# Line integral of a vector field

1. Nov 29, 2017

### yecko

1. The problem statement, all variables and given/known data

I would like to ask for Q5b function G & H

2. Relevant equations
answer: G: -2pi H: 0
by drawing the vector field

3. The attempt at a solution
the solution is like: by drawing the vector field, vector field of function G is always tangential to the circle in clockwise direction, so line integral is -2pi; vector field of function H is always perpendicular to the circle, so line integral is 0.

the definition of flux is the vector field crosses the designated area, "perpendicular" should be crosses while "tangential" is just touching the circle, isn't it?

I am now really confused with how can we visualize the equations with their physical meaning behind in order to obtain the answer... can anyone help me in clarifying the concept?

thank you so much!

2. Nov 29, 2017

### Delta²

Answer for G must be wrong, Curl(G)=0 everywhere in the x-y plane, hence by stokes theorem the line integral around any curve in the x-y plane is zero.

If you haven't been taught stokes theorem yet, then there is another way to see it. If from the answer in 5(a) the potential function for G is well defined in the unit circle of the xy-plane then by using the gradient theorem you can easily see that the answer will be zero. I think all the 3 answers for 5(b) should be zero.

3. Nov 29, 2017

### yecko

to be honest, the solution is below, yet I am not good at reading html codes...
Code (Text):

Context()->texStrings;
SOLUTION(EV3(<<'END_SOLUTION'));
$PAR SOLUTION$PAR

$BBOLD(a)$EBOLD
We see that $$\vec F,\vec G,\vec H$$ are all gradient vector fields, since
$\nabla (f) = \vec F\quad\mbox{for all }x,y,$
$\nabla (g) = \vec G\quad\mbox{except where }y=0,$
and
$\nabla (h) = \vec H\quad\mbox{except at }(0,0).$
Other answers are possible.

$PAR$BBOLD(b)$EBOLD Parameterizing the unit circle, $$C$$, by $$x=\cos t$$, $$y=\sin t$$, $$0\le t\le 2\pi$$, we have $$\vec r'(t) =-\sin t\,\vec i+ \cos t\,\vec j$$, so $\int_C\vec F\cdot d\vec r = a1d\int_0^{2\pi}((\sin t)\vec i+(\cos t)\vec j)\cdot ((-\sin t)\vec i+(\cos t)\vec j)\,dt = a1d\int_0^{2\pi}\cos (2t)\,dt = 0.$ The vector field $$\vec G$$ is tangent to the circle, pointing in the opposite direction to the parameterization, and of length$a2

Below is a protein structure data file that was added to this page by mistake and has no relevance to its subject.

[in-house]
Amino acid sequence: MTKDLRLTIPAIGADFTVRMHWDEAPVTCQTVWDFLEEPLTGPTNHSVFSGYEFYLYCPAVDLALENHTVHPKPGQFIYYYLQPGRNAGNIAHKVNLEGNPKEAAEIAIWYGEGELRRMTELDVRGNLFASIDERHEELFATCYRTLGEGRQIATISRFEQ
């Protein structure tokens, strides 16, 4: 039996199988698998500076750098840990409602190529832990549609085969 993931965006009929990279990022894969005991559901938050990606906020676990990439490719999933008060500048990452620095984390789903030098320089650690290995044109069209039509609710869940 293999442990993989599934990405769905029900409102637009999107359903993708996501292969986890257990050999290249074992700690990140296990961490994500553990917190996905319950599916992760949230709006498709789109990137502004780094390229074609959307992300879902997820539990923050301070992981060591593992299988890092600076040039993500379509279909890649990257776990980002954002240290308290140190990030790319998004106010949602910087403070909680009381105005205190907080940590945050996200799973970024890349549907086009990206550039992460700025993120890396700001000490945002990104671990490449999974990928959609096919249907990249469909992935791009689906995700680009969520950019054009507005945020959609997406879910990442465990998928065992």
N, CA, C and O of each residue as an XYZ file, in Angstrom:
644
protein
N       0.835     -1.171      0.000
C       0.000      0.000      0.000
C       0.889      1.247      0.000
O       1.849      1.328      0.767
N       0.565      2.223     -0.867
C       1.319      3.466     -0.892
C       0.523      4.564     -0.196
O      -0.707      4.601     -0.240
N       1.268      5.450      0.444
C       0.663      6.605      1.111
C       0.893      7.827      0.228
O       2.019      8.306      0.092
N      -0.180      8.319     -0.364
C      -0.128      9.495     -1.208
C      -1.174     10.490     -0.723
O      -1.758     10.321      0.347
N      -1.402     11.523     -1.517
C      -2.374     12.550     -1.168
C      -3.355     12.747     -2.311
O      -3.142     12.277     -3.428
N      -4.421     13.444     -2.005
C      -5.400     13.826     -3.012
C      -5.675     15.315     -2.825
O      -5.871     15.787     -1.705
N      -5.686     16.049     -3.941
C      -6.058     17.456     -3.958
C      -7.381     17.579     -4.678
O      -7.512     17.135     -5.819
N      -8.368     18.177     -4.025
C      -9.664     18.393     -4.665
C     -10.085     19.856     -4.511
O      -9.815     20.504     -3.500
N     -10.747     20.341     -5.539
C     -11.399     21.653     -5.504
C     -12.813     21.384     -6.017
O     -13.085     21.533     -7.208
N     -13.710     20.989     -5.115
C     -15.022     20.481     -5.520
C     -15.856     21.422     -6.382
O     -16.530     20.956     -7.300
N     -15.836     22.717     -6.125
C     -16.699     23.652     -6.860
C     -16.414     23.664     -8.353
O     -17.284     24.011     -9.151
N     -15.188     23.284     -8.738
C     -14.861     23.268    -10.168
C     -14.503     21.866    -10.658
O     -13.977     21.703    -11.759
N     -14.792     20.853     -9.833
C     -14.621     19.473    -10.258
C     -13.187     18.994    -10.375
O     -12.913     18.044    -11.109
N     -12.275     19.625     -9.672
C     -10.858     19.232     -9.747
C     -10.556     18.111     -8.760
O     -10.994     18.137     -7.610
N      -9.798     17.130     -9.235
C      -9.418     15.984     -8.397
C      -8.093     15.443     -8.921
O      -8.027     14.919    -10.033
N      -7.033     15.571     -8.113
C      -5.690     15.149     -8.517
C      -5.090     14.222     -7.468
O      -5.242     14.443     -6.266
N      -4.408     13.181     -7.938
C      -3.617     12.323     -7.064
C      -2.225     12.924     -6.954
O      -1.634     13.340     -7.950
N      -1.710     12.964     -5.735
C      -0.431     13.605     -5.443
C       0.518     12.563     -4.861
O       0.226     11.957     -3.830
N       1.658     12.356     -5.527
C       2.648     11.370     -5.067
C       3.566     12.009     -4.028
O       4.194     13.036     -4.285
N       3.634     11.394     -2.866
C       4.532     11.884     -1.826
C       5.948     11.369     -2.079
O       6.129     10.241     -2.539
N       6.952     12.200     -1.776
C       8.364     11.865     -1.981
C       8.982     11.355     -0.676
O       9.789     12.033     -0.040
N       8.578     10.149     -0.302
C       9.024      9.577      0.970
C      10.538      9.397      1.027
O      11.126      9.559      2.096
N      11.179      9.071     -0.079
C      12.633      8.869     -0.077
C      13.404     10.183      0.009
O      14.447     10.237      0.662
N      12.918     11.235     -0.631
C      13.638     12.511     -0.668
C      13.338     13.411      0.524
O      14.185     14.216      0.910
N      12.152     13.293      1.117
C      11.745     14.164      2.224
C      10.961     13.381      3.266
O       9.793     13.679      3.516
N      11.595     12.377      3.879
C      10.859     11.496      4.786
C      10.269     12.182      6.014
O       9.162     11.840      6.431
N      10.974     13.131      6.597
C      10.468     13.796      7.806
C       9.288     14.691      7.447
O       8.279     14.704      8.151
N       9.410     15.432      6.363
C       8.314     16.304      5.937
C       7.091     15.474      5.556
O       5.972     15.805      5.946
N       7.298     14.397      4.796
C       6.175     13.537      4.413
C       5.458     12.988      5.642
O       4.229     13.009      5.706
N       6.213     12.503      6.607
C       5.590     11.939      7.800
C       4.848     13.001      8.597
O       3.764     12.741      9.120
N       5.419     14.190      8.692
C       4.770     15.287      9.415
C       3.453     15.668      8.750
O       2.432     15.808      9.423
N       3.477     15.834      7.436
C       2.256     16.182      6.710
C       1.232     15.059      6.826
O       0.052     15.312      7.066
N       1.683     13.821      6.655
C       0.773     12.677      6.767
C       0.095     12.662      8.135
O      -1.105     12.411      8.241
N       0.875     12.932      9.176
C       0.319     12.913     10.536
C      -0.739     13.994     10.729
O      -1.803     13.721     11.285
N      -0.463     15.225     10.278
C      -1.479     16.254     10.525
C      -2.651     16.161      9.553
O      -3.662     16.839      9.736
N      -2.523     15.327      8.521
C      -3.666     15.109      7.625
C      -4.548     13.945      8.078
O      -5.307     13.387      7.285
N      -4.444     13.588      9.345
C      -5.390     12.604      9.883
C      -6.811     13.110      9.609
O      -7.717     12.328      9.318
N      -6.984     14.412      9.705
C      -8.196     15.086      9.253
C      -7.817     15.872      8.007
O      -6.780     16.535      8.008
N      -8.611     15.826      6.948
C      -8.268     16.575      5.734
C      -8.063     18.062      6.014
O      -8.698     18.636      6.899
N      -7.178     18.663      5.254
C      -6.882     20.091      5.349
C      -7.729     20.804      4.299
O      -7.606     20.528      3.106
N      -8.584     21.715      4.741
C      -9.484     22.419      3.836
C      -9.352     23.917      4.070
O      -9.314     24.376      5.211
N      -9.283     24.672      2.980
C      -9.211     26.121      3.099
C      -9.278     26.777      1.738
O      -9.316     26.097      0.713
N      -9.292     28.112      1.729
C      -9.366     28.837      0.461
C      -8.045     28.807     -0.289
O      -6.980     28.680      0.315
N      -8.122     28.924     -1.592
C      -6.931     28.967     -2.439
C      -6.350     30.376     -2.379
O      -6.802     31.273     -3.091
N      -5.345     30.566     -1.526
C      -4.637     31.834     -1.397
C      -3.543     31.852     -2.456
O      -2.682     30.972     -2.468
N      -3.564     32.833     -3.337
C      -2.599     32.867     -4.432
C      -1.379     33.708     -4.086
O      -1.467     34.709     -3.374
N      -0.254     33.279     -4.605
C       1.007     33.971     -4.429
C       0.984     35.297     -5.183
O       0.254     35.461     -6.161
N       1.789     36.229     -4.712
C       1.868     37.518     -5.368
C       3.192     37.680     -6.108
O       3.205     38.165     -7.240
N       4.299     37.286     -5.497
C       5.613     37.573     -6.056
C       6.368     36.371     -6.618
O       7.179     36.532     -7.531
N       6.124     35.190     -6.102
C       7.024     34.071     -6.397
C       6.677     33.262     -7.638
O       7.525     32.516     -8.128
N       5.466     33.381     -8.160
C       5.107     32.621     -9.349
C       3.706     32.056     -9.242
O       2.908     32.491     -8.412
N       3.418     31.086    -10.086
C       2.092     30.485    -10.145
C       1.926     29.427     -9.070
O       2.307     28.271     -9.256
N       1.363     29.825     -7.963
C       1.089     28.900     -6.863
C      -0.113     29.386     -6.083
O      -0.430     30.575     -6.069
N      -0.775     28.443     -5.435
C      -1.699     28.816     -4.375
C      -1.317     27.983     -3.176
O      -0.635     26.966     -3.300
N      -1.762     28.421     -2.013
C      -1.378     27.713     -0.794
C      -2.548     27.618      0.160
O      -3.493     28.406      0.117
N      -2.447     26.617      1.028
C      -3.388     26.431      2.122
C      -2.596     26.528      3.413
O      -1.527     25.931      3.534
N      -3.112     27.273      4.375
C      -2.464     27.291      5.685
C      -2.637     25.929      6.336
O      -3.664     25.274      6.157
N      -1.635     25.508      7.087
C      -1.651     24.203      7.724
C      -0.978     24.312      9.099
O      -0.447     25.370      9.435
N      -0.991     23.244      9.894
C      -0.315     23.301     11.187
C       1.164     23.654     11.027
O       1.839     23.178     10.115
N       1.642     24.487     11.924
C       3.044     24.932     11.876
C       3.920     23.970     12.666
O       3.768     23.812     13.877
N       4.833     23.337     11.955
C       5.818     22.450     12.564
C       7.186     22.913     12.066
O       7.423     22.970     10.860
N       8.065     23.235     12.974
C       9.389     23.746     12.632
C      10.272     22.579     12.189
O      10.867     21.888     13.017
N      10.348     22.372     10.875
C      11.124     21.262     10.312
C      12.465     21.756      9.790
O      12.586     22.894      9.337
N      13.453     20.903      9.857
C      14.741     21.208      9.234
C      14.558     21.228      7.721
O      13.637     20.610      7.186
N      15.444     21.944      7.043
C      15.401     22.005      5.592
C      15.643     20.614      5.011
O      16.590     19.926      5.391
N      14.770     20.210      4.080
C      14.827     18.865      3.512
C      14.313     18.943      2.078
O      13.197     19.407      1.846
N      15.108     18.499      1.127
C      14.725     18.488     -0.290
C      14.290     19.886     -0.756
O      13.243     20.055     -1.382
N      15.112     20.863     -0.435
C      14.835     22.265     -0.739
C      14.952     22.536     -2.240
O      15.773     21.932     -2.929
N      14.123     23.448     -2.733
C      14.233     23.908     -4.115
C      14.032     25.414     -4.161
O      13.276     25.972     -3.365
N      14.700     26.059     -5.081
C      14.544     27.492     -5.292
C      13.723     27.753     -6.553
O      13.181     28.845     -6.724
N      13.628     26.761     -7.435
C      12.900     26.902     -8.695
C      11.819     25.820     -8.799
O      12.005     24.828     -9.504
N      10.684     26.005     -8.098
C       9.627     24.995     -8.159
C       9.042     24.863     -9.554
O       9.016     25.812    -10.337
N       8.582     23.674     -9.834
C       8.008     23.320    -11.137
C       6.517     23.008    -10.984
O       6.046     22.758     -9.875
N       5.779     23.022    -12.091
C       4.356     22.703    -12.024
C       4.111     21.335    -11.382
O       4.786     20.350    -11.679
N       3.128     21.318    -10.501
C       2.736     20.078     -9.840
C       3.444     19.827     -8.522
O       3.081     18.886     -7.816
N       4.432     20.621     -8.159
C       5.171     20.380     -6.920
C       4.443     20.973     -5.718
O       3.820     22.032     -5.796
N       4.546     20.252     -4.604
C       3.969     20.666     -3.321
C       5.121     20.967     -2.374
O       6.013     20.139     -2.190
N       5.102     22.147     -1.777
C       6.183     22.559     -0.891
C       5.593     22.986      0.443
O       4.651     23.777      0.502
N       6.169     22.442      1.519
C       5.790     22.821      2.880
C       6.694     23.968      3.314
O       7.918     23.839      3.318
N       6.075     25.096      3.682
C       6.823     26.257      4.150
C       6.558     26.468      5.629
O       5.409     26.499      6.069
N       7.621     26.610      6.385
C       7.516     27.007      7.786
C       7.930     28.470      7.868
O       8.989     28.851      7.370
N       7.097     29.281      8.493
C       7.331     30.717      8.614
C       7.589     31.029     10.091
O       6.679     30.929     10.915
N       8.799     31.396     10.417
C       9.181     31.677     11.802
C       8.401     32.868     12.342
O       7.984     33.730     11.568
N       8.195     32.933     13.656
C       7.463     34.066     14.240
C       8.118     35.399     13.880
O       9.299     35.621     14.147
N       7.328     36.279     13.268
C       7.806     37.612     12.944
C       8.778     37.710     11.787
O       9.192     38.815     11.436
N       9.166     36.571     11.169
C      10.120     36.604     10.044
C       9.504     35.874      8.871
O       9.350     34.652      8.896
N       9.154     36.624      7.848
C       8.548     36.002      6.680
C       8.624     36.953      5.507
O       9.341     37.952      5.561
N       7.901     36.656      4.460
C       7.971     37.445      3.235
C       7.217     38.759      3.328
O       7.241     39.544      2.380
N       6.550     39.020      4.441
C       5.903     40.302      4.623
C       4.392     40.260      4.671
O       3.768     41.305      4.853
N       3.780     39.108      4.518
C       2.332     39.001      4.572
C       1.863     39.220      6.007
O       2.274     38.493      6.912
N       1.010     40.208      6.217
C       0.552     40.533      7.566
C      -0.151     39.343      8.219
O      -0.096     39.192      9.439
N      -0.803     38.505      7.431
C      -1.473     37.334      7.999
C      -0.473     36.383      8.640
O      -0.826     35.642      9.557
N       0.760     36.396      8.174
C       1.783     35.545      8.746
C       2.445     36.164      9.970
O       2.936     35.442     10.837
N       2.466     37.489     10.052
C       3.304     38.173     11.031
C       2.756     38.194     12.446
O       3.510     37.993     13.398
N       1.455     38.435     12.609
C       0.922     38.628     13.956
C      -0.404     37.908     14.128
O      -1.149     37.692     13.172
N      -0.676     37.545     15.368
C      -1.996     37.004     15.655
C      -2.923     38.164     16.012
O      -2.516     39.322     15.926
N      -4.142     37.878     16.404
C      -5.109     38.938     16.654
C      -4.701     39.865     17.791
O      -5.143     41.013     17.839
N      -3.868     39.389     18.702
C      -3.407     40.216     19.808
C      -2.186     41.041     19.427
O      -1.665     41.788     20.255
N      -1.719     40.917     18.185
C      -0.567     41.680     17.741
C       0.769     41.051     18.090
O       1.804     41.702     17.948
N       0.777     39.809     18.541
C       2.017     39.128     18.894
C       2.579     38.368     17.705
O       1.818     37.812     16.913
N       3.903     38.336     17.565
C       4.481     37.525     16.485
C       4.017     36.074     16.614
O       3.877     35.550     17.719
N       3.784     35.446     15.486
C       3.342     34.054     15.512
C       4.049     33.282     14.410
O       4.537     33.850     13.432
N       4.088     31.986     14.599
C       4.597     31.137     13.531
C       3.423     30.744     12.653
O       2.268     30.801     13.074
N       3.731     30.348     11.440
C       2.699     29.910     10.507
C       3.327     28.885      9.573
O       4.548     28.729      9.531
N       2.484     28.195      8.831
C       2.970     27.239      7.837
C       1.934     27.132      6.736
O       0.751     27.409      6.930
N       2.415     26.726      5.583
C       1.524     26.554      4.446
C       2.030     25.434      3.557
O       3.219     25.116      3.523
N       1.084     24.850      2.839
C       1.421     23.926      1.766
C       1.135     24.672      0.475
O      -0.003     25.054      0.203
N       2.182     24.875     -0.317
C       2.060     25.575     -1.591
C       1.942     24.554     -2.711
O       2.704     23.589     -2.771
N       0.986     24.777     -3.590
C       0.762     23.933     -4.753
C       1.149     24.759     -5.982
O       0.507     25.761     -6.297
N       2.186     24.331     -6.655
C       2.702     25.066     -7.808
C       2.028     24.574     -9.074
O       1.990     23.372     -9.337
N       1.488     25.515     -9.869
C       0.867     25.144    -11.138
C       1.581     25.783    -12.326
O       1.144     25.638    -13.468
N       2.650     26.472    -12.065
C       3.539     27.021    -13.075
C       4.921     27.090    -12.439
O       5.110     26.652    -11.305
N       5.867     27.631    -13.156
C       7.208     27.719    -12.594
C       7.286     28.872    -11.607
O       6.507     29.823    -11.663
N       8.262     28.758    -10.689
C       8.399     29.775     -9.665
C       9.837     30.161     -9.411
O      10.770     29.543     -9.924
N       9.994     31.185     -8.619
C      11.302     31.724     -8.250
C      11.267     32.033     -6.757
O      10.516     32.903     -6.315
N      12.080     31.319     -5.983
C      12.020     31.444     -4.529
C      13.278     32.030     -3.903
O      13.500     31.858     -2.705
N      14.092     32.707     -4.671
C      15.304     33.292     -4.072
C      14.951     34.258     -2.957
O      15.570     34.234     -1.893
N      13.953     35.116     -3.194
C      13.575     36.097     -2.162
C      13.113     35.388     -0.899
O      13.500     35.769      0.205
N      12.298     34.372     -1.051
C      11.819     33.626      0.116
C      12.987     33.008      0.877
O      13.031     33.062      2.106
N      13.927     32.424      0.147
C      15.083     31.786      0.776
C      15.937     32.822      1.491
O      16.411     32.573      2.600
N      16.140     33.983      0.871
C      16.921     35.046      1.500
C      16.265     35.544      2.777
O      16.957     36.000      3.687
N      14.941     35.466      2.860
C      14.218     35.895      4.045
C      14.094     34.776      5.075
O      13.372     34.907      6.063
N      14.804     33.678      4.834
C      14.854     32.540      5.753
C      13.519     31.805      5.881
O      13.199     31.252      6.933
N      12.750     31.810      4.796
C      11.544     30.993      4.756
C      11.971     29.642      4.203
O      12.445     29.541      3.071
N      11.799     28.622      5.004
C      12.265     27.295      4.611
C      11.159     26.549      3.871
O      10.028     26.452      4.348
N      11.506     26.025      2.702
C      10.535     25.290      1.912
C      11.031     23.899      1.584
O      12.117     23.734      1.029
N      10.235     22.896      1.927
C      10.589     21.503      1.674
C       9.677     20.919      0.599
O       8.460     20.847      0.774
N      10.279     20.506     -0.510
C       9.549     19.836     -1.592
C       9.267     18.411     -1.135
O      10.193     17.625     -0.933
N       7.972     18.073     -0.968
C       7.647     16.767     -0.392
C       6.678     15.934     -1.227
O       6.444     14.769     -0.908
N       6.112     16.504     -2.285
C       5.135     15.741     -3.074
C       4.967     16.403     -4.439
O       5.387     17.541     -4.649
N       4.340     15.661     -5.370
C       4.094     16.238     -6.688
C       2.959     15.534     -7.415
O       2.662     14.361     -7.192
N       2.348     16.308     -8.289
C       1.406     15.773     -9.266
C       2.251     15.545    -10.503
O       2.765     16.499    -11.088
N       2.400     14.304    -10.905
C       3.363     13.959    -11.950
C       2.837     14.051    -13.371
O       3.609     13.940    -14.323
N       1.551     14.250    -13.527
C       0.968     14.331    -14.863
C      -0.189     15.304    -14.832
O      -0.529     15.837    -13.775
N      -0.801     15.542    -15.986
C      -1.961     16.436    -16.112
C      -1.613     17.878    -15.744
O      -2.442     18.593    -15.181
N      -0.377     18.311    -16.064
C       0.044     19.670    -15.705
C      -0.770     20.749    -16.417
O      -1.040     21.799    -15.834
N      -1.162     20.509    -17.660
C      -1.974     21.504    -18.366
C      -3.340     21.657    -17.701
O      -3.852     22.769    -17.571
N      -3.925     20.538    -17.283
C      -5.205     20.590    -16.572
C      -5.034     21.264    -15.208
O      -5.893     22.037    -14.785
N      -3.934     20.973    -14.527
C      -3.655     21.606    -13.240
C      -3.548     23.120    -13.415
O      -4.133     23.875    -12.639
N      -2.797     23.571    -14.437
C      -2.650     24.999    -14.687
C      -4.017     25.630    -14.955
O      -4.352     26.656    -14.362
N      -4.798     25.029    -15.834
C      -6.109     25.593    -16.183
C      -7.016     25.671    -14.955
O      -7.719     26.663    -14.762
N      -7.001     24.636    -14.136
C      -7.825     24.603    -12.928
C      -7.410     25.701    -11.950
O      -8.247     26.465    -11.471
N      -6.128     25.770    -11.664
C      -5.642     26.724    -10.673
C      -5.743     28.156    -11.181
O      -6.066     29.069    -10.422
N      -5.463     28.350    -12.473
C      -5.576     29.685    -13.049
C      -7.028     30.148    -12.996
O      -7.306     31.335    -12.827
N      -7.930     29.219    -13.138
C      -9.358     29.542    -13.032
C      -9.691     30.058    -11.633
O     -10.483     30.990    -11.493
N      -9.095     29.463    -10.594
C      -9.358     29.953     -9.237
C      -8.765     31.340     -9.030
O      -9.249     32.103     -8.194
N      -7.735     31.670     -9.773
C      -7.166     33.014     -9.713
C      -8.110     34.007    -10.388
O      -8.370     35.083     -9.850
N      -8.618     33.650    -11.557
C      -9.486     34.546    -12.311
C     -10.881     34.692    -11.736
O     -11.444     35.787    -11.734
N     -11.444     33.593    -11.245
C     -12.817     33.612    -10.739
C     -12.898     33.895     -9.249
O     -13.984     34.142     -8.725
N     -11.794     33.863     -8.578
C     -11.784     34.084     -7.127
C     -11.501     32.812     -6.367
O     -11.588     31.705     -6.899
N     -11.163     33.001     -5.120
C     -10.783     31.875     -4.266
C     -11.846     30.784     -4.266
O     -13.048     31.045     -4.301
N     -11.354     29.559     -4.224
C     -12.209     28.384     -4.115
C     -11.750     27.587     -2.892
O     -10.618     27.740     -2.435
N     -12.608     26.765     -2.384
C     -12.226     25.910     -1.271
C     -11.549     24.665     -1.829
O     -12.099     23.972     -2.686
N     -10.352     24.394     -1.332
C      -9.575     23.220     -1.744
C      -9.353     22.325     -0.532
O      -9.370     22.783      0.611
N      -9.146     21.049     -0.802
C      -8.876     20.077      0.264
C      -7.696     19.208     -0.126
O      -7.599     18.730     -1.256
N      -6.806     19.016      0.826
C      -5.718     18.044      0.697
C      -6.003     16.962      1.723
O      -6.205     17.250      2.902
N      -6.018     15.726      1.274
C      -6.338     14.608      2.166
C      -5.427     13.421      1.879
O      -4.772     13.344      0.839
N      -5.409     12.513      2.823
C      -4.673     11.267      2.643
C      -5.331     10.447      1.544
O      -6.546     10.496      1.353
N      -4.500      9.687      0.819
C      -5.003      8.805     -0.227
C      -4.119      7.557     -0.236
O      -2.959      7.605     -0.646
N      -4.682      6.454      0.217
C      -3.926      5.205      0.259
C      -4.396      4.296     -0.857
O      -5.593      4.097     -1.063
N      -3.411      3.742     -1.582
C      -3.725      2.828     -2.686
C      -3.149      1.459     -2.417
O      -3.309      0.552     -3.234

everywhere.  Thus
$\int_C\vec G\cdot d\vec r= -a2\cdot\hbox{ Length of circle }=-twoa2\pi.$
The vector field $$\vec H$$ points radially outward, so it is
perpendicular to the circle everywhere.  Thus
$\int_C\vec H\cdot d\vec r = 0.$

$PAR${BBOLD}(c)\$EBOLD
Green's Theorem does not apply to the computation of the line
integrals for $$\vec G$$ and $$\vec H$$ because their domains do not
include the origin, which is in the interior, $$R$$, of the circle.
Green's Theorem does apply to $$\vec F=fx\vec i+fy\vec j$$.
$\int_C\vec F\cdot d\vec r = \int_R\left(\frac{\partial}{\partial x} F_2 - \frac{\partial}{\partial y} F_1\right)\,dx\,dy = \int 0\,dx\,dy=0.$

END_SOLUTION

from my notes, the numerical answer have got the similar answer, but I am not sure the reason why...
(i have not learnt stroke theorem as it is out of our syllabus, and I have learnt till divergence theorem right now)

4. Nov 30, 2017

### Delta²

Ok well, seems I am wrong, it says that the line integral of G is as you said 2pi. And it also says that Green's Theorem (which is special case of Stoke's Theorem in 2 dimensions) doesn't apply for G and H (because G and H are not defined at (0,0)).

I guess gradient theorem also doesn't hold for G because it says the gradient of g with $\nabla{g}=G$ isn't defined for y=0.

5. Nov 30, 2017

### yecko

I have tried to evaluate it once more, yet the answer is still wrong... how should i deal with it?

6. Nov 30, 2017

### Delta²

Last edited: Nov 30, 2017
7. Nov 30, 2017

### yecko

O thanks

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